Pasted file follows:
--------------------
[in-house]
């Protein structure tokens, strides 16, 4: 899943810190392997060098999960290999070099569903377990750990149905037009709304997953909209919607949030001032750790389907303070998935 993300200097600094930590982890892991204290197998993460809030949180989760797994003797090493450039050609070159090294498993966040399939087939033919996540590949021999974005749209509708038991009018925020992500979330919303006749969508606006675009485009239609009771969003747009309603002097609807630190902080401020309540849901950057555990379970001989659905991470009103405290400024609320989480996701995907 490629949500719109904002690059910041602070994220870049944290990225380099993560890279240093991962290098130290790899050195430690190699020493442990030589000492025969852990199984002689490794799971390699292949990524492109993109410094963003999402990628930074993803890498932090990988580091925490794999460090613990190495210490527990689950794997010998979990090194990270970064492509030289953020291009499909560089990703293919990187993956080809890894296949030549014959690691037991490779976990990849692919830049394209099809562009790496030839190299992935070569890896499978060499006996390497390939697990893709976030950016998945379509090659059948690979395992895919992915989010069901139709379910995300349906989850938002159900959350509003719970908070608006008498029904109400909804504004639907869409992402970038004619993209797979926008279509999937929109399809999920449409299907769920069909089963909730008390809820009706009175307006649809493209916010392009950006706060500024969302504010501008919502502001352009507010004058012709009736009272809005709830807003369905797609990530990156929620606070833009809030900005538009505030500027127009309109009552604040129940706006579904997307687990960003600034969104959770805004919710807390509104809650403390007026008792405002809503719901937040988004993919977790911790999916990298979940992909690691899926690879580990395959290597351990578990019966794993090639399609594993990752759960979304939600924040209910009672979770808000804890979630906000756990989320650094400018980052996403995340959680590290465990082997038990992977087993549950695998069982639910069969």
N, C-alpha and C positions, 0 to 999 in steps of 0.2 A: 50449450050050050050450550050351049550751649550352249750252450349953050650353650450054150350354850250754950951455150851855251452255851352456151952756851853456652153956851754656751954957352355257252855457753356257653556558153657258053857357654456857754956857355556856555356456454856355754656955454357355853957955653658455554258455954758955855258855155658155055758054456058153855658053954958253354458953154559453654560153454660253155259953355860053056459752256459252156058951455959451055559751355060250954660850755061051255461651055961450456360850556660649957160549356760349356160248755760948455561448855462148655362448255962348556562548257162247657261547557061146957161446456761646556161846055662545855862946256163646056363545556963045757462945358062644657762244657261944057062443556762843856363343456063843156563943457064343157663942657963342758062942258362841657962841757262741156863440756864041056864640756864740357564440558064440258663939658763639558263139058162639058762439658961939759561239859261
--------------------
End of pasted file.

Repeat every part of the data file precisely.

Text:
[in-house]
């Protein structure tokens, strides 16, 4: 899943810190392997060098999960290999070099569903377990750990149905037009709304997953909209919607949030001032750790389907303070998935 993300200097600094930590982890892991204290197998993460809030949180989760797994003797090493450039050609070159090294498993966040399939087939033919996540590949021999974005749209509708038991009018925020992500979330919303006749969508606006675009485009239609009771969003747009309603002097609807630190902080401020309540849901950057555990379970001989659905991470009103405290400024609320989480996701995907 490629949500719109904002690059910041602070994220870049944290990225380099993560890279240093991962290098130290790899050195430690190699020493442990030589000492025969852990199984002689490794799971390699292949990524492109993109410094963003999402990628930074993803890498932090990988580091925490794999460090613990190495210490527990689950794997010998979990090194990270970064492509030289953020291009499909560089990703293919990187993956080809890894296949030549014959690691037991490779976990990849692919830049394209099809562009790496030839190299992935070569890896499978060499006996390497390939697990893709976030950016998945379509090659059948690979395992895919992915989010069901139709379910995300349906989850938002159900959350509003719970908070608006008498029904109400909804504004639907869409992402970038004619993209797979926008279509999937929109399809999920449409299907769920069909089963909730008390809820009706009175307006649809493209916010392009950006706060500024969302504010501008919502502001352009507010004058012709009736009272809005709830807003369905797609990530990156929620606070833009809030900005538009505030500027127009309109009552604040129940706006579904997307687990960003600034969104959770805004919710807390509104809650403390007026008792405002809503719901937040988004993919977790911790999916990298979940992909690691899926690879580990395959290597351990578990019966794993090639399609594993990752759960979304939600924040209910009672979770808000804890979630906000756990989320650094400018980052996403995340959680590290465990082997038990992977087993549950695998069982639910069969």
N, C-alpha and C positions, 0 to 999 in steps of 0.2 A: 50449450050050050050450550050351049550751649550352249750252450349953050650353650450054150350354850250754950951455150851855251452255851352456151952756851853456652153956851754656751954957352355257252855457753356257653556558153657258053857357654456857754956857355556856555356456454856355754656955454357355853957955653658455554258455954758955855258855155658155055758054456058153855658053954958253354458953154559453654560153454660253155259953355860053056459752256459252156058951455959451055559751355060250954660850755061051255461651055961450456360850556660649957160549356760349356160248755760948455561448855462148655362448255962348556562548257162247657261547557061146957161446456761646556161846055662545855862946256163646056363545556963045757462945358062644657762244657261944057062443556762843856363343456063843156563943457064343157663942657963342758062942258362841657962841757262741156863440756864041056864640756864740357564440558064440258663939658763639558263139058162639058762439658961939759561239859261